You are over that first hump. Congratulations! Your child is now much more alert, cooing more, and giving you more eye contact and smiles. Pacifier usage is still considered OK at this stage of development, and sometimes can even be a helpful tool for developing proper timing for swallowing when introducing those cool new oatmeals and purees.  Again, I would not leave the child sleeping with a pacifier and would try to avoid using it for more than 5 minute increments.  Remember, this is a tool to help your child learn self-regulation-not a solution to end crying.

6-9 months

Your child is likely beginning to babble. This is a very exciting time in a child’s life, as they begin exploring toys by sticking them in their mouth and start linking sounds together to communicate with you.  Because of all this oral development, we want to keep the mouth as open as possible, so the less pacifier usage, the better.  I would try to eliminate pacifier usage completely by 6 months.  You may have a few days of longer crying sessions, but they will quickly disappear as your child has learned to calm him/herself over the past few months.

Around 8-9 months, many children start teething (though this can begin happening as late as 14 months).  Think about this–teeth will only grow until they hit an object and are “told” to stop.  Teeth are pretty interesting–they have sensors that determine when they will hit an object (i.e. your tongue) and then they stop.  So, if your child has a pacifier, the teeth will reach the pacifier and stop, giving teeth that curved look that will remain until your child loses his/her baby teeth at 5-6 years old.

9 months-Present

By now it should be clear that my argument is to eliminate pacifier usage (including nap time sucking) by 6-7 months.  This is because after that point, children begin growing teeth, and the constant pacifier sucking can actually lead to elevating a child’s palate (top of mouth) which can eventually cause some airway problems and/or attention issues.

To parents present and future, I hope these guidelines were helpful.  If you need a more specific plan for pacifier weaning, feel free to contact me at

What is Childhood Apraxia of Speech?

I recently signed up to do a Walk-a-Thon to raise awareness for Childhood Apraxia of Speech, a motor speech disorder that has been on the rise as of late.  What does it mean to have a child with apraxia of speech and what types of resources are available to you? Below, I provide an overview to cover the most basic questions surrounding Childhood Apraxia of Speech, but I encourage you to check out ASHA and CASANA for more information.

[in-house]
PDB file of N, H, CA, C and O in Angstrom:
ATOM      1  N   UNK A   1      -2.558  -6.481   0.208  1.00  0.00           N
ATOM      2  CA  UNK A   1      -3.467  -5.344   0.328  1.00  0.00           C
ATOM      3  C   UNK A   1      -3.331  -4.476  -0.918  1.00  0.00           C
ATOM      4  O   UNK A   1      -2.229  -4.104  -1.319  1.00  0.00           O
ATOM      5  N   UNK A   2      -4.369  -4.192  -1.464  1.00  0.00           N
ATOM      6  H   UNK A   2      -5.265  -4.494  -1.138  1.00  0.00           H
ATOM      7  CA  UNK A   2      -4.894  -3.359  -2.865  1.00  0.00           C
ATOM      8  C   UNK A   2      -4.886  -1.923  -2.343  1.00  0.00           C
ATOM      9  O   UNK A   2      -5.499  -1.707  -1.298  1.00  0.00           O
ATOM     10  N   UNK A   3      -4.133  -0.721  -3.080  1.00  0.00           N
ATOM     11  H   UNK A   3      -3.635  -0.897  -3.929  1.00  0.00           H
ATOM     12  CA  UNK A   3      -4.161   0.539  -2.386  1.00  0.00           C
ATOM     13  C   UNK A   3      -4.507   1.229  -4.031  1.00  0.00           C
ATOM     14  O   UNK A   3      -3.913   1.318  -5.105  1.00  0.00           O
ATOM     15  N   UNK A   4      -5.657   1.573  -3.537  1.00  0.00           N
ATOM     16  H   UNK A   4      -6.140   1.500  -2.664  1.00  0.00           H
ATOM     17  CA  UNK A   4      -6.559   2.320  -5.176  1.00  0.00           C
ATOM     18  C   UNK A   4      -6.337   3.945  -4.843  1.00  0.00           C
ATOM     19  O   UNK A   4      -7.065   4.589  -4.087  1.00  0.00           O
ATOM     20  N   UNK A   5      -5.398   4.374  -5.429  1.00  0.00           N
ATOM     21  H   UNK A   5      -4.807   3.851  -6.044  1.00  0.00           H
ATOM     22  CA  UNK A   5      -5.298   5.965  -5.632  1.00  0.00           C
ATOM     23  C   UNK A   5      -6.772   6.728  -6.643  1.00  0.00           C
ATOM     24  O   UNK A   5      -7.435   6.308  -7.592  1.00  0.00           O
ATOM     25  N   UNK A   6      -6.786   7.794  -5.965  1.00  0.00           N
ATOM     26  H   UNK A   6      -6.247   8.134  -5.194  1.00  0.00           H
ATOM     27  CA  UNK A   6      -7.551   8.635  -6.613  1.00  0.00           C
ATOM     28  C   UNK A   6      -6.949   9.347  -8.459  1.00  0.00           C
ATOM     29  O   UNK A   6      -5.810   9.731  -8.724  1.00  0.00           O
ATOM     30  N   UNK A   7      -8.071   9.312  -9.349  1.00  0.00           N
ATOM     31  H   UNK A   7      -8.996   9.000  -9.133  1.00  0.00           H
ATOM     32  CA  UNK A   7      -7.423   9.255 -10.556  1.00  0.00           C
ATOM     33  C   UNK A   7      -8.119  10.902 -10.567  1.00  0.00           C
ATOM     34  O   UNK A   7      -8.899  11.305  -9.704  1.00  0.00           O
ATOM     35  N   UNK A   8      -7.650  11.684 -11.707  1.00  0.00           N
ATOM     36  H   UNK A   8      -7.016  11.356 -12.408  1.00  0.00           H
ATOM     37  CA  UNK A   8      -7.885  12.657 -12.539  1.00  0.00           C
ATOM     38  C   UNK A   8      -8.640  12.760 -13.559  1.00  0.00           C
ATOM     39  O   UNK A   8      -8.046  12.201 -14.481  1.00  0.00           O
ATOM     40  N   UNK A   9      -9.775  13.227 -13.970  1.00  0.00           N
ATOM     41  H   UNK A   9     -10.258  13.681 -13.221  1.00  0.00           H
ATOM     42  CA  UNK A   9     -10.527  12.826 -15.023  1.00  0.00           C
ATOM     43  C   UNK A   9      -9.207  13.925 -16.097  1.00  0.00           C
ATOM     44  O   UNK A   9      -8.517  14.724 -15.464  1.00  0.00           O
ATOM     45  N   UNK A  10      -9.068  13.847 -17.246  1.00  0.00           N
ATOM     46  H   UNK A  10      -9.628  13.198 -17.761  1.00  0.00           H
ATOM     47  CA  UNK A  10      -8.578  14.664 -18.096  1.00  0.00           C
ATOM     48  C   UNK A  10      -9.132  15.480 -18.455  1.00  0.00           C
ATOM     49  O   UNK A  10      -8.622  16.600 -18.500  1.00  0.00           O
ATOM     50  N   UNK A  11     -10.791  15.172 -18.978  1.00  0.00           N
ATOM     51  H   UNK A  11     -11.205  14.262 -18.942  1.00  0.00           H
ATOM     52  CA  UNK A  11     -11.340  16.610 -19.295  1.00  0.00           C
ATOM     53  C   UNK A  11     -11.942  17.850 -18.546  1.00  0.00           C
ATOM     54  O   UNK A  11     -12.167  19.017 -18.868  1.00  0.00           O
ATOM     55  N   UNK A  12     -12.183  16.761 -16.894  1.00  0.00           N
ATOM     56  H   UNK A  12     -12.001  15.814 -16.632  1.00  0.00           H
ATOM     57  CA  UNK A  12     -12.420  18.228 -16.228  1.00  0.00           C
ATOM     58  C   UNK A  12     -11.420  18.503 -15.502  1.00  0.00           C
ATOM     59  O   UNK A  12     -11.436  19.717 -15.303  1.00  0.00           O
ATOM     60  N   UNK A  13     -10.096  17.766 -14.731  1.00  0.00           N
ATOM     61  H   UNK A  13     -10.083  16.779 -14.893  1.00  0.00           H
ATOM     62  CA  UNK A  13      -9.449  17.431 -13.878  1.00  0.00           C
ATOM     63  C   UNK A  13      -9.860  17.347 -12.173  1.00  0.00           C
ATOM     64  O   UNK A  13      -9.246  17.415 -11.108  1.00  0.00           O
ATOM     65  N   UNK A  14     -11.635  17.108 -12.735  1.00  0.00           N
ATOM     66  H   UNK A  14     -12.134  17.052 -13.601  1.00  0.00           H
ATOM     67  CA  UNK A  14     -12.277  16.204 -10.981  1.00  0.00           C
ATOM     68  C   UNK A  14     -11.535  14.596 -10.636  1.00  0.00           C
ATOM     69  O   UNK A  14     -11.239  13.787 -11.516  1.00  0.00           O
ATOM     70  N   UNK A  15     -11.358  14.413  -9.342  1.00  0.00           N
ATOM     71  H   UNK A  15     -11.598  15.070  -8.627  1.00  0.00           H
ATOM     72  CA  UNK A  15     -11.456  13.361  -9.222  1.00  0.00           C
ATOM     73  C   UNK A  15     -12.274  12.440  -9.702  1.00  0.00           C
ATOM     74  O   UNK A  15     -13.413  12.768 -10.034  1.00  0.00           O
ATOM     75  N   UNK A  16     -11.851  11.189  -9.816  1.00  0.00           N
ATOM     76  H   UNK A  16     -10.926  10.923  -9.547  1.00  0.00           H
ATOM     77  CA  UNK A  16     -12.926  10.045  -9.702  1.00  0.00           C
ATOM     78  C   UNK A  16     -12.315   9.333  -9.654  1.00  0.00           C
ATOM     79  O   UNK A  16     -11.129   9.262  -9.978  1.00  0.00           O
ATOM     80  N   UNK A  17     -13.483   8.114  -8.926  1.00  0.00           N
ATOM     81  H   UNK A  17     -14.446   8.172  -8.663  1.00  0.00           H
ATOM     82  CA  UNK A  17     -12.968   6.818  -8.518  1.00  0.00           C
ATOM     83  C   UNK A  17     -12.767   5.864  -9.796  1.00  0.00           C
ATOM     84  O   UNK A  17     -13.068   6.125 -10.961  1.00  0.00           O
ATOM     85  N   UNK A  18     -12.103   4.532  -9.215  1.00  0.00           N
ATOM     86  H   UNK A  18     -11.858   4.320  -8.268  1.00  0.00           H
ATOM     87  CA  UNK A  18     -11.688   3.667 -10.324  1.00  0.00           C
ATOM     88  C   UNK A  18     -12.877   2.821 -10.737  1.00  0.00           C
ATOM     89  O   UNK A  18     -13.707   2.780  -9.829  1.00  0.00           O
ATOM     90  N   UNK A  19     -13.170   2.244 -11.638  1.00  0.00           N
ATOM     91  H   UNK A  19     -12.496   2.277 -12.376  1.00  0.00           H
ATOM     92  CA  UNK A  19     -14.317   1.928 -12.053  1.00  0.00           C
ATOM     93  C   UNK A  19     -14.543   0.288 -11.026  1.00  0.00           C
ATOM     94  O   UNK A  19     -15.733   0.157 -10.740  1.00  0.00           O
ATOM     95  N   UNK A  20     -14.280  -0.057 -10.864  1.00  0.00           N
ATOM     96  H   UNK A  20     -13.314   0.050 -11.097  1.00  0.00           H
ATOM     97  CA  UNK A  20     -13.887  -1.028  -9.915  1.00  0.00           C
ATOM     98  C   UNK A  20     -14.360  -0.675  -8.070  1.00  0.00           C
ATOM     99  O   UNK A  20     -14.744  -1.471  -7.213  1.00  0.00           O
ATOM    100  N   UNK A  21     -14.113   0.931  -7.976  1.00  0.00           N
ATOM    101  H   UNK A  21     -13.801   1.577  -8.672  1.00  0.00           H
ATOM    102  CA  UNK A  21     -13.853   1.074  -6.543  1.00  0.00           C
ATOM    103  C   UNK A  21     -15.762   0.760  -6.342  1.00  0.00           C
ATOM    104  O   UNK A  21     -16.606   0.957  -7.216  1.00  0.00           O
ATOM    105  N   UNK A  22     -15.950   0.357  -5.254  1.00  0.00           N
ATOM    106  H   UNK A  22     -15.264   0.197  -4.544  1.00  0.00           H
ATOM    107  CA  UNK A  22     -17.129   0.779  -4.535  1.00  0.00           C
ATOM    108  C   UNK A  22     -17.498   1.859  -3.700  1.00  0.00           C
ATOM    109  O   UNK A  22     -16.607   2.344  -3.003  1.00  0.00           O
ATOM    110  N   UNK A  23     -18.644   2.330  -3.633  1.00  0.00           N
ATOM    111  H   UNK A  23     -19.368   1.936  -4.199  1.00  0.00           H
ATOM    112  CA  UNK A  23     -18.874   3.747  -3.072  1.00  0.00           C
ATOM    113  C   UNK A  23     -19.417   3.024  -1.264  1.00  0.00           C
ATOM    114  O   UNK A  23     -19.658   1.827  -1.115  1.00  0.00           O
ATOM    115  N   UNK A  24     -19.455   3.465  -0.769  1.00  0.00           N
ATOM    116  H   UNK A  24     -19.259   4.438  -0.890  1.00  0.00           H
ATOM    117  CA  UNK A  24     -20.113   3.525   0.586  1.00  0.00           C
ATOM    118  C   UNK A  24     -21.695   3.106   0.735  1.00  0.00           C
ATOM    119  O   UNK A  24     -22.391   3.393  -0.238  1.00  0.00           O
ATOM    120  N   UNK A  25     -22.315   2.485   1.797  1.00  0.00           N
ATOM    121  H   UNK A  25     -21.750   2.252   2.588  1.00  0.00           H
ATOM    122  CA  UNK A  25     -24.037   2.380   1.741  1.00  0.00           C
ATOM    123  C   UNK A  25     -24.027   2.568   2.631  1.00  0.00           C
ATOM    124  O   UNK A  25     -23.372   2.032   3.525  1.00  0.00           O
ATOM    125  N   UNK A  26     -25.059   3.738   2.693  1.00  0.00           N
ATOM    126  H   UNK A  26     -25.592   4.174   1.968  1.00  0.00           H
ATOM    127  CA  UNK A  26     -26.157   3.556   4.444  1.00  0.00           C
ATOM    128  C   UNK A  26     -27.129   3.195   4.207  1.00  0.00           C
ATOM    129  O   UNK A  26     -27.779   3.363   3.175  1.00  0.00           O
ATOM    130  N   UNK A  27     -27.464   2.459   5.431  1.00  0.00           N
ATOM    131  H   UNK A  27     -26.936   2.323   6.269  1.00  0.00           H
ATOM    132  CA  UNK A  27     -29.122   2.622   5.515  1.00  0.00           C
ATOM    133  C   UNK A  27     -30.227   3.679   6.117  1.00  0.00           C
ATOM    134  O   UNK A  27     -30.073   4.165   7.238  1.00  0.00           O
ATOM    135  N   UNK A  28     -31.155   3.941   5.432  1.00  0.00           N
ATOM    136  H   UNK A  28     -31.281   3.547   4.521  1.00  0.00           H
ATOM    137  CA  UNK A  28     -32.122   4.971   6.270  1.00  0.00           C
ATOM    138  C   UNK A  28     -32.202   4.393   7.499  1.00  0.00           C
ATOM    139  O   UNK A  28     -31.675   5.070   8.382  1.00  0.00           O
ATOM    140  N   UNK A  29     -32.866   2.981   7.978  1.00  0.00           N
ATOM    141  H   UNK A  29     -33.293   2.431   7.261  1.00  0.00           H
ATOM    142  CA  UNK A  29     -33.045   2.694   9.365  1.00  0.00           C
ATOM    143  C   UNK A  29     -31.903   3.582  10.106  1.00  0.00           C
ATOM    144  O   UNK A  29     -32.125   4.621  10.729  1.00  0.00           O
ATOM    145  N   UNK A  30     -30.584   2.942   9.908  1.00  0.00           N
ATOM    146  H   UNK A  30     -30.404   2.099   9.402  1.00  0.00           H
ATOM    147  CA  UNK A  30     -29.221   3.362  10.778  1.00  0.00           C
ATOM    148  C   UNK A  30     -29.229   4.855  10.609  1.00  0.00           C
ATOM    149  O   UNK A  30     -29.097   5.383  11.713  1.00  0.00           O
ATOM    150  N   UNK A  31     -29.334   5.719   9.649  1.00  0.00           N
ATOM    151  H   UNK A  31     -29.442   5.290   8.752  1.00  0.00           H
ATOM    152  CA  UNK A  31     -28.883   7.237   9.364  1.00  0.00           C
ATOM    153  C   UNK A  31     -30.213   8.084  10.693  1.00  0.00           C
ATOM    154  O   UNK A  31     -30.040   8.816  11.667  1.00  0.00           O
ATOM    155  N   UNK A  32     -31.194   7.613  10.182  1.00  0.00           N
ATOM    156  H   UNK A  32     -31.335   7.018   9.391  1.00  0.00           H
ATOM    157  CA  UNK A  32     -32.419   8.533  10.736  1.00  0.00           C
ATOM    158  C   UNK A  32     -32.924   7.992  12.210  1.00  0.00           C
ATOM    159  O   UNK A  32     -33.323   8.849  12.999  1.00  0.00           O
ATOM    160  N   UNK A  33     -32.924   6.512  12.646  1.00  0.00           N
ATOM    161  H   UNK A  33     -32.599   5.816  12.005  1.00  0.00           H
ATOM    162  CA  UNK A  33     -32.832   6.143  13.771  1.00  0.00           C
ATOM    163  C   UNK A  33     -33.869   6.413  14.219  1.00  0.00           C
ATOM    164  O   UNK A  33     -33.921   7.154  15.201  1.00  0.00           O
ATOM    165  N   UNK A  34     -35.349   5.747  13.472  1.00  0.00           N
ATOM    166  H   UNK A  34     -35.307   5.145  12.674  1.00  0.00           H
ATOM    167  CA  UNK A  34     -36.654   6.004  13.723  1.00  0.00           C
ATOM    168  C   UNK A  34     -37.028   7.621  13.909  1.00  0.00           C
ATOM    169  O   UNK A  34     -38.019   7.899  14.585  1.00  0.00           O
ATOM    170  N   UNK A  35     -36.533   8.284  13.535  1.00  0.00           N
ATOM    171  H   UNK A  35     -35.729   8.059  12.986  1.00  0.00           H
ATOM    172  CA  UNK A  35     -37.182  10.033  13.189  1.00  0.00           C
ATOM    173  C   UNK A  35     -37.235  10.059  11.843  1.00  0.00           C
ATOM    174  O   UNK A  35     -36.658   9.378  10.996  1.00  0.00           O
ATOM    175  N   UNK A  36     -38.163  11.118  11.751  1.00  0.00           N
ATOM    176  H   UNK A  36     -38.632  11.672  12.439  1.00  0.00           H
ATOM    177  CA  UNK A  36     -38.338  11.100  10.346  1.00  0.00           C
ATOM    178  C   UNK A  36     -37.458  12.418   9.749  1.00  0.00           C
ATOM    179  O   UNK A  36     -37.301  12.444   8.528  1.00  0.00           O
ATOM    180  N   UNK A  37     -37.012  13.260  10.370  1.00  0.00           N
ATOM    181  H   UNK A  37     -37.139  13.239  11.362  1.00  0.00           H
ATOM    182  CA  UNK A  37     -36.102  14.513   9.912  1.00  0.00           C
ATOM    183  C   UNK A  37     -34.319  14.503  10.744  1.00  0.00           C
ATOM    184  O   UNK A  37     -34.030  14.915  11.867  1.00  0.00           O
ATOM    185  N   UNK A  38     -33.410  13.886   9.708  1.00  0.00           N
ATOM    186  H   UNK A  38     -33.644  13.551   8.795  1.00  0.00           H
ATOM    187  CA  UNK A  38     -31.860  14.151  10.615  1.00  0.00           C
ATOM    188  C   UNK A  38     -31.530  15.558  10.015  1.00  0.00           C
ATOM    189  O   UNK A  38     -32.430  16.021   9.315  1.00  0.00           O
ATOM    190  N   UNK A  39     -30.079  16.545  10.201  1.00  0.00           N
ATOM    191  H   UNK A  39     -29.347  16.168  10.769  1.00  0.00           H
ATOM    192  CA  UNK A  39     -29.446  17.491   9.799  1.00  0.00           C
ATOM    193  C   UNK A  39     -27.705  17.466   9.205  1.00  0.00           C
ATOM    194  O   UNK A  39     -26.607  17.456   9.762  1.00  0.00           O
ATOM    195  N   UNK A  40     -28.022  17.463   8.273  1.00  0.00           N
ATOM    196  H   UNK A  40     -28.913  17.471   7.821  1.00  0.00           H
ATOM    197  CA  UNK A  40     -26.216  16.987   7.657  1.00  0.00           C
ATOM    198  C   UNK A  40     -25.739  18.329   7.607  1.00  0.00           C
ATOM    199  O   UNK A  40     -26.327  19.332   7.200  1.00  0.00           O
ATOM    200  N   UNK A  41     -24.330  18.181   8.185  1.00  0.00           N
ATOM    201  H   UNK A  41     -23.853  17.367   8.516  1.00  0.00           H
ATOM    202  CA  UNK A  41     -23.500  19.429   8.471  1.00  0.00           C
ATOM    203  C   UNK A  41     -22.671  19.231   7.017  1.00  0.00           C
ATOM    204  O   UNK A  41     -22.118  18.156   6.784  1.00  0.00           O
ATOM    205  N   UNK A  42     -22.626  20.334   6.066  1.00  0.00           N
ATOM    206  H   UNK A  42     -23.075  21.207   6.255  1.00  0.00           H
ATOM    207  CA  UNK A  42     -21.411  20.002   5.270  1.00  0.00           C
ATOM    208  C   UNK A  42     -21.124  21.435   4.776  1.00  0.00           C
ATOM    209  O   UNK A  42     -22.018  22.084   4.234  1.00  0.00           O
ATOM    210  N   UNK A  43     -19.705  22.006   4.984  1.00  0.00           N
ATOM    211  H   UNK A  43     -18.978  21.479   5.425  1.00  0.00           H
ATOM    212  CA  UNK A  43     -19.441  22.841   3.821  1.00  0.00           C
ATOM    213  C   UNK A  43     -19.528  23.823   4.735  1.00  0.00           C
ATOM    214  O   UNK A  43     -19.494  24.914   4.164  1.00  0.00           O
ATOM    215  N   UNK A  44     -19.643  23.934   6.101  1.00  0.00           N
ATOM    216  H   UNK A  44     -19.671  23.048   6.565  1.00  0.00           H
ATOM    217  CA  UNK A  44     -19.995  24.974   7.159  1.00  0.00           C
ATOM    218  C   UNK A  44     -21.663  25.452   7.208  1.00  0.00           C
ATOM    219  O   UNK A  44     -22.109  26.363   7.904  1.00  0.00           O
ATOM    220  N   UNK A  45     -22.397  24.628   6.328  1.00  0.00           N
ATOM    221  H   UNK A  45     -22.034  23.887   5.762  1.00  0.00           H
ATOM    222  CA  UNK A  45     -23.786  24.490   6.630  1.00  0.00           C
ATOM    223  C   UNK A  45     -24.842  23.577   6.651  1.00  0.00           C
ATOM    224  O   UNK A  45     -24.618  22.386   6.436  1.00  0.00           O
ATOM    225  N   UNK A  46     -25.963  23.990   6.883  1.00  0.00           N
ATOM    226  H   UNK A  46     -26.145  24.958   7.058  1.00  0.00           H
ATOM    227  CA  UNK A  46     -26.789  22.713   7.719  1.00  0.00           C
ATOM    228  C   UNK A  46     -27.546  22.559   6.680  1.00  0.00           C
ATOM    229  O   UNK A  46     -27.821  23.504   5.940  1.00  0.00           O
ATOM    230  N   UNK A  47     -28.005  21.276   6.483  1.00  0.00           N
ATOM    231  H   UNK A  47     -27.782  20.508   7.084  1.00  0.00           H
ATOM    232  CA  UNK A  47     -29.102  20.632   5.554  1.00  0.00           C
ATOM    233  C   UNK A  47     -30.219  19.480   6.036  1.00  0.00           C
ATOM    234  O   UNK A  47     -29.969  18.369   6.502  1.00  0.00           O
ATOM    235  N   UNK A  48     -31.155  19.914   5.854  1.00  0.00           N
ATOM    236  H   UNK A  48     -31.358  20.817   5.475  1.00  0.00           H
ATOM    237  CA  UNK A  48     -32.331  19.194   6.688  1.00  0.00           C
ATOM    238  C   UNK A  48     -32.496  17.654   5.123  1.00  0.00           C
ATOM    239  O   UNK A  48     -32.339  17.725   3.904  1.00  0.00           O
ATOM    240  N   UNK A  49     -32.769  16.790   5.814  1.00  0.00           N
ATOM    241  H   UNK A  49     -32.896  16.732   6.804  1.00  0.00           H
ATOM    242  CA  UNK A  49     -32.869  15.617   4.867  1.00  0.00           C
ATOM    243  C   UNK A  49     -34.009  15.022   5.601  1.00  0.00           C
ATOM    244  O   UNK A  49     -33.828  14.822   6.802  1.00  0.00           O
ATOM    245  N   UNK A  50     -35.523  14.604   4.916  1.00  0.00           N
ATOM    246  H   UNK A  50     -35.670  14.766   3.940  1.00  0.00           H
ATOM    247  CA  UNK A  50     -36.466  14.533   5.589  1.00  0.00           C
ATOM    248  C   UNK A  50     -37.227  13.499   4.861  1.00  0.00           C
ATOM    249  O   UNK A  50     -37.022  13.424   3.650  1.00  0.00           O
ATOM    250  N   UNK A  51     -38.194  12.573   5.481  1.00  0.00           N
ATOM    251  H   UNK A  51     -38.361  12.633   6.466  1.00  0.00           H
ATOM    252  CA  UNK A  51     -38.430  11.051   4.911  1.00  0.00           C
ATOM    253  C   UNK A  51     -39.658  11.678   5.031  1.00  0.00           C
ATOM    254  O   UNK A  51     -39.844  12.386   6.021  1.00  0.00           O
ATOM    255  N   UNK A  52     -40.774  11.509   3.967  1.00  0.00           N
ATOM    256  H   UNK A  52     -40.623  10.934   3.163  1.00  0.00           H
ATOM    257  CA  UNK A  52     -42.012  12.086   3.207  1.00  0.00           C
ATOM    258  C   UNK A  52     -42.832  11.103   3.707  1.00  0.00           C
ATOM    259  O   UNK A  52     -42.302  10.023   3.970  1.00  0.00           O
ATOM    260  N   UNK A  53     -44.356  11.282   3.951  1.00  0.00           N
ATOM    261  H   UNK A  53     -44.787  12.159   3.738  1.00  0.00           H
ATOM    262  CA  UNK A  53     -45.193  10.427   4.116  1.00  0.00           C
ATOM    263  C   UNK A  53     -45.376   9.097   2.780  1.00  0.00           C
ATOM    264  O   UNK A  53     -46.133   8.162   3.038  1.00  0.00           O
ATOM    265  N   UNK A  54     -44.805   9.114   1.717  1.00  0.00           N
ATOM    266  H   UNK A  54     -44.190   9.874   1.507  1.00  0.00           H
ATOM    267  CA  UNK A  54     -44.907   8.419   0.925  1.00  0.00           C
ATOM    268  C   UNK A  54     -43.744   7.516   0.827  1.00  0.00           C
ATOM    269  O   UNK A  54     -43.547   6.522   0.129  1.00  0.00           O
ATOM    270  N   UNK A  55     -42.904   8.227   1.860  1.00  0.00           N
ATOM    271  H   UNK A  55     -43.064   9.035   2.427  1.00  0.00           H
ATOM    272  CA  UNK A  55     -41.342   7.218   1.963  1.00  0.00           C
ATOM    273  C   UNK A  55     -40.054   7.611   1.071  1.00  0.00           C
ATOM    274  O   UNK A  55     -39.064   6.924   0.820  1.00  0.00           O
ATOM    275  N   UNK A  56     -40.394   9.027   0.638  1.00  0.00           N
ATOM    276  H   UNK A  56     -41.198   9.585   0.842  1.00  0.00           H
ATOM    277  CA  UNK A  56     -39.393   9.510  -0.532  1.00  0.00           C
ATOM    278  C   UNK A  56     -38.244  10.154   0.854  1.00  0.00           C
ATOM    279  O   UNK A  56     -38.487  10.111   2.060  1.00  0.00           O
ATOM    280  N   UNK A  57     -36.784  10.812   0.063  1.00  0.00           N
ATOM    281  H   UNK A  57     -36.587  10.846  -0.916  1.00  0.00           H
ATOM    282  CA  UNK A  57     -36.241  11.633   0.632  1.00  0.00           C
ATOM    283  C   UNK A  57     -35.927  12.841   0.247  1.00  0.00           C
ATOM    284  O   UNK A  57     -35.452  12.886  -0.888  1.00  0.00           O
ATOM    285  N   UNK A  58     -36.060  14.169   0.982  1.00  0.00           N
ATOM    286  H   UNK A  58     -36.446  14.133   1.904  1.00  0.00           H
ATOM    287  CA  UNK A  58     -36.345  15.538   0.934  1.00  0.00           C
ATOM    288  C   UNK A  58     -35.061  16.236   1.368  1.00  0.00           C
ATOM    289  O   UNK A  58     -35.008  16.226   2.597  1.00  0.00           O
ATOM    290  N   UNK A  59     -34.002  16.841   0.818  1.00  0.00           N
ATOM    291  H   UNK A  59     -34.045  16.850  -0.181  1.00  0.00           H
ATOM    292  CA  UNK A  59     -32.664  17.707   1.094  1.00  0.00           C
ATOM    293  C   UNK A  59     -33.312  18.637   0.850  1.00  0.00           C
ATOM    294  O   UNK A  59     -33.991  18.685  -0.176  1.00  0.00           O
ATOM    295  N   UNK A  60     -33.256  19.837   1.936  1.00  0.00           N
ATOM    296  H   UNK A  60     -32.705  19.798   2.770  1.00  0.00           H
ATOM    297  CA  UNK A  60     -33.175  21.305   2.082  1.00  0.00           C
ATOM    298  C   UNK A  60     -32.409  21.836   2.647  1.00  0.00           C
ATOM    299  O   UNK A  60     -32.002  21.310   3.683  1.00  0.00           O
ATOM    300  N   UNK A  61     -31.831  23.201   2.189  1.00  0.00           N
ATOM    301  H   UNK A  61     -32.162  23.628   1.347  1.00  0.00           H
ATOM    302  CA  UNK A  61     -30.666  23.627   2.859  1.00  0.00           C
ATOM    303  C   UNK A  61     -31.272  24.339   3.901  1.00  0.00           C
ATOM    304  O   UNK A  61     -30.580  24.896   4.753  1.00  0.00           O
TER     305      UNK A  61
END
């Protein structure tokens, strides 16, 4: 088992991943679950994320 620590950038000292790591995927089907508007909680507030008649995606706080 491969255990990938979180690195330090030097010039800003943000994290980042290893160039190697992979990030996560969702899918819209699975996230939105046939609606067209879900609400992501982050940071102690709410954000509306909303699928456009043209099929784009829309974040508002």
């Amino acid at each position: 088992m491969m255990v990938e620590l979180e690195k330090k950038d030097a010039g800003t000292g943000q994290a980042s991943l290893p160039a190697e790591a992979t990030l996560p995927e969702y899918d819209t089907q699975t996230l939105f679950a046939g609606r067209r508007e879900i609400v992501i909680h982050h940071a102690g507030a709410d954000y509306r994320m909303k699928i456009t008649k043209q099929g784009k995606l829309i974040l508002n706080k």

What is Childhood Apraxia of Speech (CAS)?

When I was in graduate school, CAS was a relatively new and somewhat controversial diagnosis.  Basically, it is a motor speech disorder, meaning that it affects the muscles required to create speech (muscles of the tongue, lips, jaw, etc).  However, children with CAS exhibit normal muscle tone and strength.  So, in lay(wo)man terms, this means that a child  has something he would like to say.  This message goes to the brain and the brain fires signals to the muscles in your mouth to start forming the sounds that eventually make up the words.  If your child has CAS, this “signal” gets skewed and he may end up saying a word very differently than he intended (i.e. “snake” could become “tate”).  The level of severity varies amongst children with this diagnosis, but usually all have normal, or above-average intelligence and are aware of the difficulty they are having.  In my experience working with this population, many times these children begin to talk and then, once they begin to notice their sounds do not come out how they have intended, they stop talking (which can also be a red flag for Autism).

What are the signs of CAS?

According to the American Speech and Hearing Association (ASHA), the disorder manifests in different ways, depending on the child’s age and age of detection.

A Very Young Child

  • Does not coo or babble as an infant
  • First words are late, and they may be missing sounds
  • Only a few different consonant and vowel sounds
  • Problems combining sounds; may show long pauses between sounds
  • Simplifies words by replacing difficult sounds with easier ones or by deleting difficult sounds (although all children do this, the child with apraxia of speech does so more often)
  • May have problems eating

An Older Child

  • Makes inconsistent sound errors that are not the result of immaturity
  • Can understand language much better than he or she can talk
  • Has difficulty imitating speech, but imitated speech is more clear than spontaneous speech
  • May appear to be groping when attempting to produce sounds or to coordinate the lips, tongue, and jaw for purposeful movement
  • Has more difficulty saying longer words or phrases clearly than shorter ones
  • Appears to have more difficulty when he or she is anxious
  • Is hard to understand, especially for an unfamiliar listener
  • Sounds choppy, monotonous, or stresses the wrong syllable or word

Potential Other Problems

  • Delayed language development
  • Other expressive language problems like word order confusions and word recall
  • Difficulties with fine motor movement/coordination
  • Over sensitive (hypersensitive) or under sensitive (hyposensitive) in their mouths (e.g., may not like toothbrushing or crunchy foods, may not be able to identify an object in their mouth through touch)
  • Children with CAS or other speech problems may have problems when learning to read, spell, and write